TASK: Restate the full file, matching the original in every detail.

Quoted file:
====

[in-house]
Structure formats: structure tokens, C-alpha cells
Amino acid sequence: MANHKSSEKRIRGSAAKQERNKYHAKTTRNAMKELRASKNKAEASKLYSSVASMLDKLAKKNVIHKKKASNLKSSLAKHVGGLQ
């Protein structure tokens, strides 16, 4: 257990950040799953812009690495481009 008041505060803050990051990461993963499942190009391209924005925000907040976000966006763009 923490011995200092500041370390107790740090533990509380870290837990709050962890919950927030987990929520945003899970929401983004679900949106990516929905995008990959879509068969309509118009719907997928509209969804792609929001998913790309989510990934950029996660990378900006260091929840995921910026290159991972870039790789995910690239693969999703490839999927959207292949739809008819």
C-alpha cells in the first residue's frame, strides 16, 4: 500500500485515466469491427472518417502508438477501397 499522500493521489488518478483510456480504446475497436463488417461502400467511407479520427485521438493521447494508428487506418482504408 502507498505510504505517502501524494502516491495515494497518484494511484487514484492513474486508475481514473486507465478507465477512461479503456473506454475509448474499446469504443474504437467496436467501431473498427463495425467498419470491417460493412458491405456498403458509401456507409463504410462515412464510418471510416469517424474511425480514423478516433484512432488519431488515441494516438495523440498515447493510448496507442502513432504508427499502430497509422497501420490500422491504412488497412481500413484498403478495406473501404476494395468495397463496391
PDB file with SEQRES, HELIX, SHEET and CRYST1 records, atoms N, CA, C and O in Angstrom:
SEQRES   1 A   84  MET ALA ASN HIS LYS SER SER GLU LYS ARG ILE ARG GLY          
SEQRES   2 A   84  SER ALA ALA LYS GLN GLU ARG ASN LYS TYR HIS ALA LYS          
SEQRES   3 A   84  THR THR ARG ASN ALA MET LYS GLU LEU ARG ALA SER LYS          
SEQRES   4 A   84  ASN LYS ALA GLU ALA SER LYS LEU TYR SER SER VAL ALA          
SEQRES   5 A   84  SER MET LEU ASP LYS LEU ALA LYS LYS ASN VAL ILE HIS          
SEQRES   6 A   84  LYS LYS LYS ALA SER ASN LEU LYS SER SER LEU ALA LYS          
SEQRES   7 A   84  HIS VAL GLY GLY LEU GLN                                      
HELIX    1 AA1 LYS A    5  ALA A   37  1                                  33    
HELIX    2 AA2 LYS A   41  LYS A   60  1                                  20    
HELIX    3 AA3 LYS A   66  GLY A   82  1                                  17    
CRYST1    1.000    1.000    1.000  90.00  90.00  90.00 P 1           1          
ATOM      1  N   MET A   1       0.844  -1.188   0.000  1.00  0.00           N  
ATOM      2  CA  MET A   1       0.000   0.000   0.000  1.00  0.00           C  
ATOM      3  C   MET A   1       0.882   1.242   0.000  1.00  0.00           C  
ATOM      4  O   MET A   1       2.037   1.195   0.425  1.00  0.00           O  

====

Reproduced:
[in-house]
Structure formats: structure tokens, C-alpha cells
Amino acid sequence: MANHKSSEKRIRGSAAKQERNKYHAKTTRNAMKELRASKNKAEASKLYSSVASMLDKLAKKNVIHKKKASNLKSSLAKHVGGLQ
């Protein structure tokens, strides 16, 4: 257990950040799953812009690495481009 008041505060803050990051990461993963499942190009391209924005925000907040976000966006763009 923490011995200092500041370390107790740090533990509380870290837990709050962890919950927030987990929520945003899970929401983004679900949106990516929905995008990959879509068969309509118009719907997928509209969804792609929001998913790309989510990934950029996660990378900006260091929840995921910026290159991972870039790789995910690239693969999703490839999927959207292949739809008819």
C-alpha cells in the first residue's frame, strides 16, 4: 500500500485515466469491427472518417502508438477501397 499522500493521489488518478483510456480504446475497436463488417461502400467511407479520427485521438493521447494508428487506418482504408 502507498505510504505517502501524494502516491495515494497518484494511484487514484492513474486508475481514473486507465478507465477512461479503456473506454475509448474499446469504443474504437467496436467501431473498427463495425467498419470491417460493412458491405456498403458509401456507409463504410462515412464510418471510416469517424474511425480514423478516433484512432488519431488515441494516438495523440498515447493510448496507442502513432504508427499502430497509422497501420490500422491504412488497412481500413484498403478495406473501404476494395468495397463496391
PDB file with SEQRES, HELIX, SHEET and CRYST1 records, atoms N, CA, C and O in Angstrom:
SEQRES   1 A   84  MET ALA ASN HIS LYS SER SER GLU LYS ARG ILE ARG GLY          
SEQRES   2 A   84  SER ALA ALA LYS GLN GLU ARG ASN LYS TYR HIS ALA LYS          
SEQRES   3 A   84  THR THR ARG ASN ALA MET LYS GLU LEU ARG ALA SER LYS          
SEQRES   4 A   84  ASN LYS ALA GLU ALA SER LYS LEU TYR SER SER VAL ALA          
SEQRES   5 A   84  SER MET LEU ASP LYS LEU ALA LYS LYS ASN VAL ILE HIS          
SEQRES   6 A   84  LYS LYS LYS ALA SER ASN LEU LYS SER SER LEU ALA LYS          
SEQRES   7 A   84  HIS VAL GLY GLY LEU GLN                                      
HELIX    1 AA1 LYS A    5  ALA A   37  1                                  33    
HELIX    2 AA2 LYS A   41  LYS A   60  1                                  20    
HELIX    3 AA3 LYS A   66  GLY A   82  1                                  17    
CRYST1    1.000    1.000    1.000  90.00  90.00  90.00 P 1           1          
ATOM      1  N   MET A   1       0.844  -1.188   0.000  1.00  0.00           N  
ATOM      2  CA  MET A   1       0.000   0.000   0.000  1.00  0.00           C  
ATOM      3  C   MET A   1       0.882   1.242   0.000  1.00  0.00           C  
ATOM      4  O   MET A   1       2.037   1.195   0.425  1.00  0.00           O  